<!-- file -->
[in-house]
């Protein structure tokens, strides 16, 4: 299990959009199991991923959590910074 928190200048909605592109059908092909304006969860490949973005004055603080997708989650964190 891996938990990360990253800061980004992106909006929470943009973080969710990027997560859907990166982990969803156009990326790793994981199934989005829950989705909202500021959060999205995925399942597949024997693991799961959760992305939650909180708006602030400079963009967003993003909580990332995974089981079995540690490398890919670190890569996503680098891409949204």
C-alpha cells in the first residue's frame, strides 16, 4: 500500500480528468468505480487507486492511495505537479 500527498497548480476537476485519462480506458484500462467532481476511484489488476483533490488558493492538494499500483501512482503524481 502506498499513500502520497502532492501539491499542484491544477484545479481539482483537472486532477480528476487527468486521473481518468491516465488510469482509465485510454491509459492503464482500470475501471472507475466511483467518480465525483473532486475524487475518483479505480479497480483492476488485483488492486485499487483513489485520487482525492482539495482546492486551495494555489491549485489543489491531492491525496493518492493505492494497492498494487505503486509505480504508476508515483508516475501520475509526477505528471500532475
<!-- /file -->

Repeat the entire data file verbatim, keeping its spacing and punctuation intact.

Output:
[in-house]
């Protein structure tokens, strides 16, 4: 299990959009199991991923959590910074 928190200048909605592109059908092909304006969860490949973005004055603080997708989650964190 891996938990990360990253800061980004992106909006929470943009973080969710990027997560859907990166982990969803156009990326790793994981199934989005829950989705909202500021959060999205995925399942597949024997693991799961959760992305939650909180708006602030400079963009967003993003909580990332995974089981079995540690490398890919670190890569996503680098891409949204």
C-alpha cells in the first residue's frame, strides 16, 4: 500500500480528468468505480487507486492511495505537479 500527498497548480476537476485519462480506458484500462467532481476511484489488476483533490488558493492538494499500483501512482503524481 502506498499513500502520497502532492501539491499542484491544477484545479481539482483537472486532477480528476487527468486521473481518468491516465488510469482509465485510454491509459492503464482500470475501471472507475466511483467518480465525483473532486475524487475518483479505480479497480483492476488485483488492486485499487483513489485520487482525492482539495482546492486551495494555489491549485489543489491531492491525496493518492493505492494497492498494487505503486509505480504508476508515483508516475501520475509526477505528471500532475